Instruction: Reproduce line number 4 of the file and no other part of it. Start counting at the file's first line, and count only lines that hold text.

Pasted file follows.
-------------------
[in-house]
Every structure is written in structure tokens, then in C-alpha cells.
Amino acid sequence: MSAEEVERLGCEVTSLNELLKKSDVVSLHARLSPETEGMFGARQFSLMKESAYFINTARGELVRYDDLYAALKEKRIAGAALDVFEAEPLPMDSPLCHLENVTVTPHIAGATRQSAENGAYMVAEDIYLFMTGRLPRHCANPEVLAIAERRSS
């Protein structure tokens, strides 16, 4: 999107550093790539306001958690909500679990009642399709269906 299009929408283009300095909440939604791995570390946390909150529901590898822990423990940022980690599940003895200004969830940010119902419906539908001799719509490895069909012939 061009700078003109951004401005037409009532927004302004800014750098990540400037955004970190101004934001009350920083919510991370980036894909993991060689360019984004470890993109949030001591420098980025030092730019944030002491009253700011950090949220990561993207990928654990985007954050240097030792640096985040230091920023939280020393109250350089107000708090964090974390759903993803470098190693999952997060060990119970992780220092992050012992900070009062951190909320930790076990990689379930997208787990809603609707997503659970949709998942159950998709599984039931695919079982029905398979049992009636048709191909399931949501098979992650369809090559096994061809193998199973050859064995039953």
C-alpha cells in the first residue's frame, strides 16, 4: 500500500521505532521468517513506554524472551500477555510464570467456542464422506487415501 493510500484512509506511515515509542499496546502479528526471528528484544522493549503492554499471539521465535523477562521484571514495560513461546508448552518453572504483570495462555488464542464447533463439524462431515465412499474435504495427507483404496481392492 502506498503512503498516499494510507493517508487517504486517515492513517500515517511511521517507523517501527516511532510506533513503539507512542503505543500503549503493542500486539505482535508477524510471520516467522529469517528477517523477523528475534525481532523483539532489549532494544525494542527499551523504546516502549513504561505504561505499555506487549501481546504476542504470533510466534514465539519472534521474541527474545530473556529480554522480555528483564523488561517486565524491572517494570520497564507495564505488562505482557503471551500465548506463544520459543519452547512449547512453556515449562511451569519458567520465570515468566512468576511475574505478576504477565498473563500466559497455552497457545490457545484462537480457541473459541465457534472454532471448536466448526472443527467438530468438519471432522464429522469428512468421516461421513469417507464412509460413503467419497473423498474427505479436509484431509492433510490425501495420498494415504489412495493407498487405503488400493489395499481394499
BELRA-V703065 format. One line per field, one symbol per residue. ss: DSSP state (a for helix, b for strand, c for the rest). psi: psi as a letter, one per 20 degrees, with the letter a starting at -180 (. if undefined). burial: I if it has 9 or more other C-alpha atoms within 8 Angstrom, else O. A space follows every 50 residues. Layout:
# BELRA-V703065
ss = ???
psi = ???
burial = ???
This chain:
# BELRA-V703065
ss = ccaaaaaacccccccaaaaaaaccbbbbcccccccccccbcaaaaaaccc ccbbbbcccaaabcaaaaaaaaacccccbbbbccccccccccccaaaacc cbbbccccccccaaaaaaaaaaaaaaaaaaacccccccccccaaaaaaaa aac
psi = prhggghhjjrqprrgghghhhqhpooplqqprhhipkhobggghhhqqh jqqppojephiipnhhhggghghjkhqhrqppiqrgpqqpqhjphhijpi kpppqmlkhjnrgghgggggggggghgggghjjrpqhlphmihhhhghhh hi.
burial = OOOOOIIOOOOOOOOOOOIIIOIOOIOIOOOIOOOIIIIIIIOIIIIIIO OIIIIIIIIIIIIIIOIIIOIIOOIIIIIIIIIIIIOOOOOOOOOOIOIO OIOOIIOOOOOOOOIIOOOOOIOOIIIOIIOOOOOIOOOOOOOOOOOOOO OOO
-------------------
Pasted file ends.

């Protein structure tokens, strides 16, 4: 999107550093790539306001958690909500679990009642399709269906 299009929408283009300095909440939604791995570390946390909150529901590898822990423990940022980690599940003895200004969830940010119902419906539908001799719509490895069909012939 061009700078003109951004401005037409009532927004302004800014750098990540400037955004970190101004934001009350920083919510991370980036894909993991060689360019984004470890993109949030001591420098980025030092730019944030002491009253700011950090949220990561993207990928654990985007954050240097030792640096985040230091920023939280020393109250350089107000708090964090974390759903993803470098190693999952997060060990119970992780220092992050012992900070009062951190909320930790076990990689379930997208787990809603609707997503659970949709998942159950998709599984039931695919079982029905398979049992009636048709191909399931949501098979992650369809090559096994061809193998199973050859064995039953």